//Kevin Anderson /November 14 / 2012
#263Chat: How Zimbabweans have a national conversation on Twitter
Most news organisations are already using social media to promote their stories and even to cover live events like political protests, but it is also useful for news groups to follow how the public is using social media for ideas on how they can engage audiences more effectively. In Zimbabwe, for instance, people are using Twitter to talk about the issues that affect them in a series of weekly discussions hosted by blogger Nigel Mugamu, who goes by the name @SirNige on Twitter.
Called #263Chat, the discussions run every Tuesday at 6pm and the theme for each one is set a few days in advance by the community itself. Participants follow the discussion by looking out for Tweets that include the hashtag #263Chat – a hashtag is simply a short keywordKeywordSpecific word(s) entered into a search engine by the user that result(s) in a…//read more or phrase marked with a # symbol which identifies a particular conversation.
263Chat is something that I came up with in September, and I thought about it earlier on in the year and the biggest issue was just finding a time in the day that suited most Zimbabweans.
The idea behind it all is just to help change the Zimbabwean narrative. We complain a lot that we don’t have local content, our stories are not being told. Let people get involved and share their stories around various social and national issues. Yesterday we spoke about bullying, last week we spoke about indigenisation, the week before we spoke about women. So it’s different issues that touch different facets of society.
And the chats are getting very popular indeed, reports TechZim:
Some discussions, like the one on indigenisation last week, can have well over 600 tweets and retweets easily making the hashtag trend locally on Twitter. Mugamu says mention of #263Chat by some local radio presenters has also helped make #263Chat a dialog platform that the community looks forward.
Twitter can be difficult to search so Mugamu uses his blog to summarise the discussion and saves key Tweets using Storify, a service that allows for the easy collection of social media updates from a range of sources, including Facebook, YouTube and photo-sharing site Flickr, as well as Twitter.
But why use Twitter? With a 140 character limit, Twitter doesn’t give participants much room to fully express themselves. But what Twitter does provide is the ability for participants to share no more information about themselves than they want to, leaving them free to be more honest in their opinions. Mugamu told ATV News:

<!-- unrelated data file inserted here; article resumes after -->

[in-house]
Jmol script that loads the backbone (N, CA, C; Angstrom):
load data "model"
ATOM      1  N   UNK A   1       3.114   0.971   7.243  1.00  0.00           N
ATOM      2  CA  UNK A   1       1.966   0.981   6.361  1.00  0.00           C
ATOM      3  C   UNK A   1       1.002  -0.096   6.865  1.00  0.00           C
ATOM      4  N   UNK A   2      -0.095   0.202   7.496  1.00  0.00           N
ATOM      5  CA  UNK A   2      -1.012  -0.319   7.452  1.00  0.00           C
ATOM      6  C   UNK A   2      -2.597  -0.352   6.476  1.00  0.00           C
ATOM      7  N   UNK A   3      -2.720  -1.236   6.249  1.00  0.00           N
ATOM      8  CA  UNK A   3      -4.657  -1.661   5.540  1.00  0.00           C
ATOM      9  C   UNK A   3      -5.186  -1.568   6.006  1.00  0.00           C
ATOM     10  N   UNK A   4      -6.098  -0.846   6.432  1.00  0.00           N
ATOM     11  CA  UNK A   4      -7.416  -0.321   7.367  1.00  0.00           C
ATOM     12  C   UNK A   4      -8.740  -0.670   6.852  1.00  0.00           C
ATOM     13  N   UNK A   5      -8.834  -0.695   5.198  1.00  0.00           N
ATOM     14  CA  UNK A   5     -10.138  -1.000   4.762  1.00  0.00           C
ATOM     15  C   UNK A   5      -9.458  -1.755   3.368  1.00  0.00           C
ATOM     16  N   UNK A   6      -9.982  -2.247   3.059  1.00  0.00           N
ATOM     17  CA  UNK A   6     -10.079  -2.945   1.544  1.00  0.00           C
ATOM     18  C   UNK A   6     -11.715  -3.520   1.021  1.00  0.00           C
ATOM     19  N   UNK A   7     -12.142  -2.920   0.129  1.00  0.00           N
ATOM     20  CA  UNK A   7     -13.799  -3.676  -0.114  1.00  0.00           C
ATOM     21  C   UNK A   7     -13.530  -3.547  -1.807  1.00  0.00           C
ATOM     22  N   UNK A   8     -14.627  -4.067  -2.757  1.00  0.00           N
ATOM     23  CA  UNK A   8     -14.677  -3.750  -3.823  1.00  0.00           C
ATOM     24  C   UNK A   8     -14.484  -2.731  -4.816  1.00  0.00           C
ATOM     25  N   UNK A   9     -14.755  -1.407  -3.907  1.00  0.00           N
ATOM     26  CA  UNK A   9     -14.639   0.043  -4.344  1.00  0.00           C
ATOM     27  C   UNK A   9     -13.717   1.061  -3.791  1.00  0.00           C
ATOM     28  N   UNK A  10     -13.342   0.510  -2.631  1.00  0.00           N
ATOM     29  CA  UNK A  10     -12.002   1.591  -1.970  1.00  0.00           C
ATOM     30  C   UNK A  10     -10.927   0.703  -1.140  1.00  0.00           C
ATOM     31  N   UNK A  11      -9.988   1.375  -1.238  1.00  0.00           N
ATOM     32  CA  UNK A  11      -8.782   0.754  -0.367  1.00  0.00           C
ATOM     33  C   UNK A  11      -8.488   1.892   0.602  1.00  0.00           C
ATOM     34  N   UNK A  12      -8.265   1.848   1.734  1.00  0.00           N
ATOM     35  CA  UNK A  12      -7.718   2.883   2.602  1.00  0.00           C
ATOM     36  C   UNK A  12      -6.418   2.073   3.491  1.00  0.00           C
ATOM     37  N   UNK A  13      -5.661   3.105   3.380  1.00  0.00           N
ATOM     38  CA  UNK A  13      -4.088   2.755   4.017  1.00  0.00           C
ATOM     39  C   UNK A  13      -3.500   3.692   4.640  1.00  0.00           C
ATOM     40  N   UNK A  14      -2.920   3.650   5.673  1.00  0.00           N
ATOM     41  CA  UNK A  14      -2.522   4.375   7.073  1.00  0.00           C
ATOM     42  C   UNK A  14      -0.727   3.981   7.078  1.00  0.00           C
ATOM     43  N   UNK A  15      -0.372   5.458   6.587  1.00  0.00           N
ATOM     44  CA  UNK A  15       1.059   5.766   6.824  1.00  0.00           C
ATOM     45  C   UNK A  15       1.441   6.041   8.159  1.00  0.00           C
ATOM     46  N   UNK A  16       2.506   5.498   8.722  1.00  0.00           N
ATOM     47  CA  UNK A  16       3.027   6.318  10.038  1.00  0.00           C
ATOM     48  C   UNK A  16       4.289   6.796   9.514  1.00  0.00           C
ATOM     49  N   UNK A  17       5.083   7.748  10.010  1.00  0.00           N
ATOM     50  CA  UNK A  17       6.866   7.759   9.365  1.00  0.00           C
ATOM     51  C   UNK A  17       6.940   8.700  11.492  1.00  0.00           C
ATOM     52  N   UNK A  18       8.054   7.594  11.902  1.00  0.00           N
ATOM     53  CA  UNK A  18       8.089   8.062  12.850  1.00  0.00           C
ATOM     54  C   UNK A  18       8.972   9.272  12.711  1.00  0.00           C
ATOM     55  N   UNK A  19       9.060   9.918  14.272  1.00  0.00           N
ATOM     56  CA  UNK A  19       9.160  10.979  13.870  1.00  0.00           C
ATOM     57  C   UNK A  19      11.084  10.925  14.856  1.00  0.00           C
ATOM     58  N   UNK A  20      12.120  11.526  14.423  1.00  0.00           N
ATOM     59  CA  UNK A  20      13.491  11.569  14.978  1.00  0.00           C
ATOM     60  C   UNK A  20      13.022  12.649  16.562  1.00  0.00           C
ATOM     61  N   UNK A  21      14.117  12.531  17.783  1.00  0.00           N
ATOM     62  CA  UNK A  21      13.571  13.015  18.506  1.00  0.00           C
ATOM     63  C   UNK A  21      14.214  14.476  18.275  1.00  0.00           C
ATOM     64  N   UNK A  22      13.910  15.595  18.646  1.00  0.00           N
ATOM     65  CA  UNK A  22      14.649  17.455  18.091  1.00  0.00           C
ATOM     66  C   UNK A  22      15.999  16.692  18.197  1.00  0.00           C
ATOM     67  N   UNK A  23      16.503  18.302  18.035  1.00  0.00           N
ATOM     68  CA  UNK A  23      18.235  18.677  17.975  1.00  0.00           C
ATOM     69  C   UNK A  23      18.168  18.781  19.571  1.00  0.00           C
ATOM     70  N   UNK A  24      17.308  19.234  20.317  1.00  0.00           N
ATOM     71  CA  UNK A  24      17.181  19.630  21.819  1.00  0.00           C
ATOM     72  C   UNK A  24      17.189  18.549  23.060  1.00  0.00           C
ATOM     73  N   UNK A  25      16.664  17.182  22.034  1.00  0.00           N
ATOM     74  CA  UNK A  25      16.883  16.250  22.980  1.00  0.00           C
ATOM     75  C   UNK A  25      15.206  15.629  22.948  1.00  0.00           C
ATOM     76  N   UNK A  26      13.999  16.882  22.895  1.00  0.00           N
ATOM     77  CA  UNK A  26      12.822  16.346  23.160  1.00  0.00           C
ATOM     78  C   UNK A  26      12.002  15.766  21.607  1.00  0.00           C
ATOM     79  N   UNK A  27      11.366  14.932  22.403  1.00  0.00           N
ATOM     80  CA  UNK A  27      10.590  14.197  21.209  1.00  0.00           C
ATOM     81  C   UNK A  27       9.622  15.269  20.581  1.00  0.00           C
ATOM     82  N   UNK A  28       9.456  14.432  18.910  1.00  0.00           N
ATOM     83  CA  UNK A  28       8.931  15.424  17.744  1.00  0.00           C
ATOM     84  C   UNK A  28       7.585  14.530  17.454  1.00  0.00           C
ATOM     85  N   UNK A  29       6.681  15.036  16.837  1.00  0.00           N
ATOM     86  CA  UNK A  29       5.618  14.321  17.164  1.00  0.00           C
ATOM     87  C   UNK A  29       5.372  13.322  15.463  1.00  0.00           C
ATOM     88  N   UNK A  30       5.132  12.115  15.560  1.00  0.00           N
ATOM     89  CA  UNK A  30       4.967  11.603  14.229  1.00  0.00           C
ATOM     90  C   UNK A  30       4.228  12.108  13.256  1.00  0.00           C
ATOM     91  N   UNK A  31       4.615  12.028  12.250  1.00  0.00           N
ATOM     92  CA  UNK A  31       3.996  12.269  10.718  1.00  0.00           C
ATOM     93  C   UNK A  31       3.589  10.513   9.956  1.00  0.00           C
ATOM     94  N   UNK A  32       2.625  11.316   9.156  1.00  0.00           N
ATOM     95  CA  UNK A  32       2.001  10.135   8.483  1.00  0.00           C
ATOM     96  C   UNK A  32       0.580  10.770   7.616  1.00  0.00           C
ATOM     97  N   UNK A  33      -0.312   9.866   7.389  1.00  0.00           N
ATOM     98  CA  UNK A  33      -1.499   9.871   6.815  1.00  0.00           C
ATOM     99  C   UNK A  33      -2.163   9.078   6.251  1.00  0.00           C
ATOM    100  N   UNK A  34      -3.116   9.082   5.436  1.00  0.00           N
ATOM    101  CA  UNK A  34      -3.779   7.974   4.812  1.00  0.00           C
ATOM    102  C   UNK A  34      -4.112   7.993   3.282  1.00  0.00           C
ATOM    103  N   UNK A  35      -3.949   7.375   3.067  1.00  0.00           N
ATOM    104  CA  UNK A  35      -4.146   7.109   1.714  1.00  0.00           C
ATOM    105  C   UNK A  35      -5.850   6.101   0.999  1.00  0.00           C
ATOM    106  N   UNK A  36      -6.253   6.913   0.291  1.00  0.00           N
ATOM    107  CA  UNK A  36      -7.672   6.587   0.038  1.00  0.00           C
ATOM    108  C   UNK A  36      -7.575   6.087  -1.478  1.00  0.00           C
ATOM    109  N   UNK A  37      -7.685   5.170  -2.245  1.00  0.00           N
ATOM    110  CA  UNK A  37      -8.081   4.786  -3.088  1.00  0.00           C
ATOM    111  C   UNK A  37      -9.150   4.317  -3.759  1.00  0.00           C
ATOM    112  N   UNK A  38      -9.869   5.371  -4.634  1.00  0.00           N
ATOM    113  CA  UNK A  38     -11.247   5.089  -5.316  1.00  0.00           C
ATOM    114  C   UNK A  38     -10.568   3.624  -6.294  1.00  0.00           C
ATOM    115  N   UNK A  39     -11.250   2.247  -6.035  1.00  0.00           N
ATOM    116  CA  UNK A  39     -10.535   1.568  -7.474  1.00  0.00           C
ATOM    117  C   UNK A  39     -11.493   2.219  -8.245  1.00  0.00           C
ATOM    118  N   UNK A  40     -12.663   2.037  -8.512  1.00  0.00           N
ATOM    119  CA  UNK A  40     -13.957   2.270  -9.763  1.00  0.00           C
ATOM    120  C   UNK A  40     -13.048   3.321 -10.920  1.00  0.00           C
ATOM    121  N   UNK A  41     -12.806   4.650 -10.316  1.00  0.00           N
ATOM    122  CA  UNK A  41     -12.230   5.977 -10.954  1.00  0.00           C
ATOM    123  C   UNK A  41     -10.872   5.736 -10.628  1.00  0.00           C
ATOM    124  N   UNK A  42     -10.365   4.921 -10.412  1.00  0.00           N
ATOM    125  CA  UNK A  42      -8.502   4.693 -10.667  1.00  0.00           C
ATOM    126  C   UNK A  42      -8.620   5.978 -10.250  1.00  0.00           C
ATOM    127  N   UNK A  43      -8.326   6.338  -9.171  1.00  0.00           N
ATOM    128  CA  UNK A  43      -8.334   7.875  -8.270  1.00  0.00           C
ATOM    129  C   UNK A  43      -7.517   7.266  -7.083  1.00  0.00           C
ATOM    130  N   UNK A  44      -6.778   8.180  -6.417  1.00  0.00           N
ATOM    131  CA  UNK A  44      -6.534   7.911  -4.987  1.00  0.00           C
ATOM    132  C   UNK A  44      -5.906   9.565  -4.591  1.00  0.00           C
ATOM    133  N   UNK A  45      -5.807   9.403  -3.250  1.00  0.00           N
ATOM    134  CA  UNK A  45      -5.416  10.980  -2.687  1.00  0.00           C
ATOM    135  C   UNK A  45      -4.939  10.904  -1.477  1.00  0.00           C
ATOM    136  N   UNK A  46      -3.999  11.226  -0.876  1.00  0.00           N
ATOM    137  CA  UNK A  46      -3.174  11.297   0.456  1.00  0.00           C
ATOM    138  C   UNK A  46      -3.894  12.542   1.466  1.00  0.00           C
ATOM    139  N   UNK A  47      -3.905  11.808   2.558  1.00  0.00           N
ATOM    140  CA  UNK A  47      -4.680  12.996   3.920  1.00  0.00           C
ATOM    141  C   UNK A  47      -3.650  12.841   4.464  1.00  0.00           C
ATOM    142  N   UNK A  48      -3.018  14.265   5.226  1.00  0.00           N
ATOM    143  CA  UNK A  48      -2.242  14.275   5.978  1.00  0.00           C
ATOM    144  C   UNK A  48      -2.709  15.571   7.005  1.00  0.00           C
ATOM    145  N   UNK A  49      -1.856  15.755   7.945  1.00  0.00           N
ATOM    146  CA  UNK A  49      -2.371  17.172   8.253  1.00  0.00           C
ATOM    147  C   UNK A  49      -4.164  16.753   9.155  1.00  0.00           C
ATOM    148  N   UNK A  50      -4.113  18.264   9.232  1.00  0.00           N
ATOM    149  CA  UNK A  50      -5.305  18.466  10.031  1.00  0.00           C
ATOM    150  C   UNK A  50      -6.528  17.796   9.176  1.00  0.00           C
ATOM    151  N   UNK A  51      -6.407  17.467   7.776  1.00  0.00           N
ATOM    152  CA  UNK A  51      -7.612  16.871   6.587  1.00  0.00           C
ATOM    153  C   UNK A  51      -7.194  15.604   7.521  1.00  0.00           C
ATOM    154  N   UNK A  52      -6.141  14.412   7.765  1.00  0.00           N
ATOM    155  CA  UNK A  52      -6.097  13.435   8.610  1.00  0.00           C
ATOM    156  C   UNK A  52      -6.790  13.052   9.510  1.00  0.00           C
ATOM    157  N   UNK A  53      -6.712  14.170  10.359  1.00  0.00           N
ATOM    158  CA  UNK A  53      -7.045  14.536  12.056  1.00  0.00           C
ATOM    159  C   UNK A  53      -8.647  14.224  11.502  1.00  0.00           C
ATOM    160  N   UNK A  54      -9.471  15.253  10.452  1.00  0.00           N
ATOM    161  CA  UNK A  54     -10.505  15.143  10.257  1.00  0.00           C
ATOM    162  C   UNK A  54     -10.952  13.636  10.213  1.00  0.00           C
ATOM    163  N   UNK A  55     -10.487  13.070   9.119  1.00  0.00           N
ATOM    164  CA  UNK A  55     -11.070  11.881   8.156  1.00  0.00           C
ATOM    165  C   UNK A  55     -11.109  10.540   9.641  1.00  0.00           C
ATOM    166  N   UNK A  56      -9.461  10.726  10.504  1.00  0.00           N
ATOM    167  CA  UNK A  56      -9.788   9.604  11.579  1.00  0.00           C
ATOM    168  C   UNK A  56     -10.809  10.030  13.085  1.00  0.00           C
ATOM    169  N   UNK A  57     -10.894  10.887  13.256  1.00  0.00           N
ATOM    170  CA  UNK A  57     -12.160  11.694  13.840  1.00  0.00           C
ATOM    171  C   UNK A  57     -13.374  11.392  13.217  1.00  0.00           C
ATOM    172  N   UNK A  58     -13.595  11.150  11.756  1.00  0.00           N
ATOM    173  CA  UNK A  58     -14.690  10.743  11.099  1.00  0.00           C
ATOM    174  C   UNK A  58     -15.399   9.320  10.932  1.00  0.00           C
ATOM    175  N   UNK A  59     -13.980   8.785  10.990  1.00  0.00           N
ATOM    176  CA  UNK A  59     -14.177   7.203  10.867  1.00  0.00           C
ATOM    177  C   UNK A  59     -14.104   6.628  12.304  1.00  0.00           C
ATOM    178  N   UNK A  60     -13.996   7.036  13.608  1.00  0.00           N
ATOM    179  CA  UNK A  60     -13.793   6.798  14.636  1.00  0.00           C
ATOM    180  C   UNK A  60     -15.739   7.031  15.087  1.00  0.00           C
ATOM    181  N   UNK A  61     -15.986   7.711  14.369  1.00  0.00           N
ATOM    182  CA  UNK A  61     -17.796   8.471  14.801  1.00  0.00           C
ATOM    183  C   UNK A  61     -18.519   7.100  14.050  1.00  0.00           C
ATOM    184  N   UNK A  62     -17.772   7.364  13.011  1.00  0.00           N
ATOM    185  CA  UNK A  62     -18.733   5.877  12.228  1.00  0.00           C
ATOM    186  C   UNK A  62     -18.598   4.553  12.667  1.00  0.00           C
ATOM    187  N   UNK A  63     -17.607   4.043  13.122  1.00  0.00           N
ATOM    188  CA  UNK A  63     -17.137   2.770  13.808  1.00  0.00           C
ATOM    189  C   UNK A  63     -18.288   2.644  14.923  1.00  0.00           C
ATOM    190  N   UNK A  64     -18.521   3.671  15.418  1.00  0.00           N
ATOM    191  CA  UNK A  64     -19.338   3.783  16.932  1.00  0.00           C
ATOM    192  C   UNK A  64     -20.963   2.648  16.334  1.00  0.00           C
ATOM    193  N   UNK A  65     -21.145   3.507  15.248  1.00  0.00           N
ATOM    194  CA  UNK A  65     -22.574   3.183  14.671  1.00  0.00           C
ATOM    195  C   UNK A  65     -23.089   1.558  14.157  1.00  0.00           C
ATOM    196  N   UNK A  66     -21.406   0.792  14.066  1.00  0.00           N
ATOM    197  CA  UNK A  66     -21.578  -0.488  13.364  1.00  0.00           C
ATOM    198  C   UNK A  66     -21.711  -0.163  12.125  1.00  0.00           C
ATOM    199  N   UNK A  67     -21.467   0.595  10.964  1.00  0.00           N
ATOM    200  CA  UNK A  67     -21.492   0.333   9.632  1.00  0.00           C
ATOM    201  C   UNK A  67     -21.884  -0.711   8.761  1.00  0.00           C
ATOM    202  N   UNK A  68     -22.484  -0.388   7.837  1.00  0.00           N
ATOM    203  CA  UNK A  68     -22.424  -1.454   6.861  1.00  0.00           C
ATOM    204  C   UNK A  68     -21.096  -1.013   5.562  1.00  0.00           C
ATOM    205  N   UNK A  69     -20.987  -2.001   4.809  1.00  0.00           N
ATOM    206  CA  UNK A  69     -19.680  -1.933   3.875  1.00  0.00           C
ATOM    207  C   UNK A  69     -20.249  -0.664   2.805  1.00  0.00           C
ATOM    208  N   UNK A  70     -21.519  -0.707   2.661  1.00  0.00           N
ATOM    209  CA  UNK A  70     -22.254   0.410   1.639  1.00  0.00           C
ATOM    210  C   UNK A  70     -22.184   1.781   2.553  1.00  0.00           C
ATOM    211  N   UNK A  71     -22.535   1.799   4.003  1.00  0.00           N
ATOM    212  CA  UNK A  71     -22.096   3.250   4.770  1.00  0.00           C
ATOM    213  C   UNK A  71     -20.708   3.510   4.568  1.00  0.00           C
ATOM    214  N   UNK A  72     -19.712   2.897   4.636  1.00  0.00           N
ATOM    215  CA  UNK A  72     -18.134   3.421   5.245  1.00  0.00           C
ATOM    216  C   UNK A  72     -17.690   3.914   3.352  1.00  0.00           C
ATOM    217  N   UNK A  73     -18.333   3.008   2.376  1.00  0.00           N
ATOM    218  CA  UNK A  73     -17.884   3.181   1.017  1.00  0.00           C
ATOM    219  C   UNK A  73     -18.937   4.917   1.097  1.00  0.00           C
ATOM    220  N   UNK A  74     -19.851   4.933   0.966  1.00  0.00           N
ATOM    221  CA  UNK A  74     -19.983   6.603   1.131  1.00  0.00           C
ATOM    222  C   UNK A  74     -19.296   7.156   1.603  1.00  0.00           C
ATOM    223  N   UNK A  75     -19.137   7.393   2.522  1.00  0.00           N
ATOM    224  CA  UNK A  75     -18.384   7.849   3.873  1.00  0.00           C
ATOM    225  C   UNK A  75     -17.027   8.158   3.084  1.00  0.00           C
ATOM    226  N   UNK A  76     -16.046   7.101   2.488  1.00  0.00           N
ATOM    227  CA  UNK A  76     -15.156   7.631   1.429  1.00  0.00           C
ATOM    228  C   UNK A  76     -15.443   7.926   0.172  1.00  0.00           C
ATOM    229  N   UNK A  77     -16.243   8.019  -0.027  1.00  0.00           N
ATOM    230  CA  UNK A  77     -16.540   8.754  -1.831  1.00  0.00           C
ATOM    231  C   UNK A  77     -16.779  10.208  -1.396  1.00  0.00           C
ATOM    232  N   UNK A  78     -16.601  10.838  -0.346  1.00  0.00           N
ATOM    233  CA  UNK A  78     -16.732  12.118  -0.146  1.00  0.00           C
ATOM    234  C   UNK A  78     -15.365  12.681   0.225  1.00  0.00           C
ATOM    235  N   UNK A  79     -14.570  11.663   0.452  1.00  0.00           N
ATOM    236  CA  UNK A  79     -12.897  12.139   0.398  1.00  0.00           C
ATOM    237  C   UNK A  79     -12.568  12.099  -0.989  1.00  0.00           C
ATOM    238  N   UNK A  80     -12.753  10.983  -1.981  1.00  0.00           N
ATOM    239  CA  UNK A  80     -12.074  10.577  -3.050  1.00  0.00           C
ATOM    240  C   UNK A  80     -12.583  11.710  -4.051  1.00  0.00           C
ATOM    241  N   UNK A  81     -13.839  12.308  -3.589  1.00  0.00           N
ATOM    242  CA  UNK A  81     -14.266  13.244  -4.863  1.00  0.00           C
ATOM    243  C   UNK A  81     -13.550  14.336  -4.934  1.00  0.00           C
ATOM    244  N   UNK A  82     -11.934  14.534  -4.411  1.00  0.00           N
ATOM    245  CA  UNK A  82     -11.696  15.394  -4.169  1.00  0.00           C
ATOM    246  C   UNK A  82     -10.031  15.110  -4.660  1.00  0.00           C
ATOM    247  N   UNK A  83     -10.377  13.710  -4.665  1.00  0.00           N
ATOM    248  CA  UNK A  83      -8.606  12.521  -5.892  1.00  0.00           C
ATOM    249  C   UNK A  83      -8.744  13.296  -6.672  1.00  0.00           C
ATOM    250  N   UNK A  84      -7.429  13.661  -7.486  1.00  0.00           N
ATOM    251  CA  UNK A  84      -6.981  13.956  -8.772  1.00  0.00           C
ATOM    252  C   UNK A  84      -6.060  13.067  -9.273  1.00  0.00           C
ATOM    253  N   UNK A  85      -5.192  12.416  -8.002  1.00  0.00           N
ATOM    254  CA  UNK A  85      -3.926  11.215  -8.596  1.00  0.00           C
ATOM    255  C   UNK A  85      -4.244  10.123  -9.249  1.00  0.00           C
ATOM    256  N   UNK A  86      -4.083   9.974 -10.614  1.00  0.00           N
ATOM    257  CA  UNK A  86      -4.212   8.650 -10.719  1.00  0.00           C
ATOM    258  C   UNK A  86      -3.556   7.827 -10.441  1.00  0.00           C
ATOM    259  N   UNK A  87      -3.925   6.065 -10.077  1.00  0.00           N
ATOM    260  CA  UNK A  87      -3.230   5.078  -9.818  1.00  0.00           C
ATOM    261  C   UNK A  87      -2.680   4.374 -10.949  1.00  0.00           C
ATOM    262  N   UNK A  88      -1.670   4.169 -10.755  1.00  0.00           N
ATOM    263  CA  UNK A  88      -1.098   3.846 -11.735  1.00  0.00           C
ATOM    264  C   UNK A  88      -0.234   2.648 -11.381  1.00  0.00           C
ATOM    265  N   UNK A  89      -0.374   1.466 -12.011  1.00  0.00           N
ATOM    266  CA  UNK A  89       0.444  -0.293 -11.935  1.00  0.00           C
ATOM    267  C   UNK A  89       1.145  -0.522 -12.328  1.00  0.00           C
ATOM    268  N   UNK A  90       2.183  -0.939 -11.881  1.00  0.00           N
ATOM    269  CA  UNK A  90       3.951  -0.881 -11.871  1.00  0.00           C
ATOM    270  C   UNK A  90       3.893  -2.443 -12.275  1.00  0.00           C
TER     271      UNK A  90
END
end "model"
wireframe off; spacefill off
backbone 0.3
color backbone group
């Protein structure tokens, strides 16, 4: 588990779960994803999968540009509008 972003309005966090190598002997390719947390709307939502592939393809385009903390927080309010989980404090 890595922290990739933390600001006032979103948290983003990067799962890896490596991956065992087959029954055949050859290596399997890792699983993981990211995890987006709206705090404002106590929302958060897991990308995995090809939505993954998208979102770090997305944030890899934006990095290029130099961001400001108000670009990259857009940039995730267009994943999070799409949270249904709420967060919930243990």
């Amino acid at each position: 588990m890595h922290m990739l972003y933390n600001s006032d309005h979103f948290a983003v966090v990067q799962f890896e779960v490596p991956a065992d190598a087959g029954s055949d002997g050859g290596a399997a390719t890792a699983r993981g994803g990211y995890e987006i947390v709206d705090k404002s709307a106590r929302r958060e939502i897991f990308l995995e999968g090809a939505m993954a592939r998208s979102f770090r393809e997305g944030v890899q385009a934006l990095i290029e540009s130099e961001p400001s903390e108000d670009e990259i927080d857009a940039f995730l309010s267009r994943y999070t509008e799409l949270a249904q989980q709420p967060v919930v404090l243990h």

Unlike Facebook, where I might be your Facebook friend, I know your real name, I know personal information about you, on Twitter you can be anonymous. … You share your story, you tell us what you think, and it’s great because you tell us what you really think. As opposed to Facebook, where you’re afraid of admitting which party you’re going to vote for, or what you really think about certain issues.
The conversation can get heated, Mugamu says, and when it does he steps in to try to calm people down and steer the conversation back on topic. But, he says, the discussions are apolitical, addressing everyday issues and trying to find solutions. Mugamu believes that dialogue is the key to addressing the problems that Zimbabwe faces:
As a nation we need to have a number of conversations at different levels. The politicians need to sit down talk to other politicians, they need to talk to us. Community leaders need to talk about what’s going on in the community, the community itself needs to be heard. What’s troubling us? I run a business in an area where litter is a problem, water supply is a problem. And we talk about all these issues at home, at the pub, on the bus. So continue having the conversations at home, but why not have the conversation with people you don’t know and maybe that way you can come up with other solutions.
In #263Chat, Mugamu has hitHitThe record of a single online transaction event stored in a log file. One page…//read more upon a very simple but yet very powerful format for engaging his community, and it’s an idea that can be easily replicated in any country or any language. This hashtag discussion was started by an interested and engaged member of the public, but it could just as easily have been started by journalist. All you need is a regular time slot, a passionate moderator and a place to archive the conversations.
Here is the interview with Mugamu by ATV News:
Article by Kevin Anderson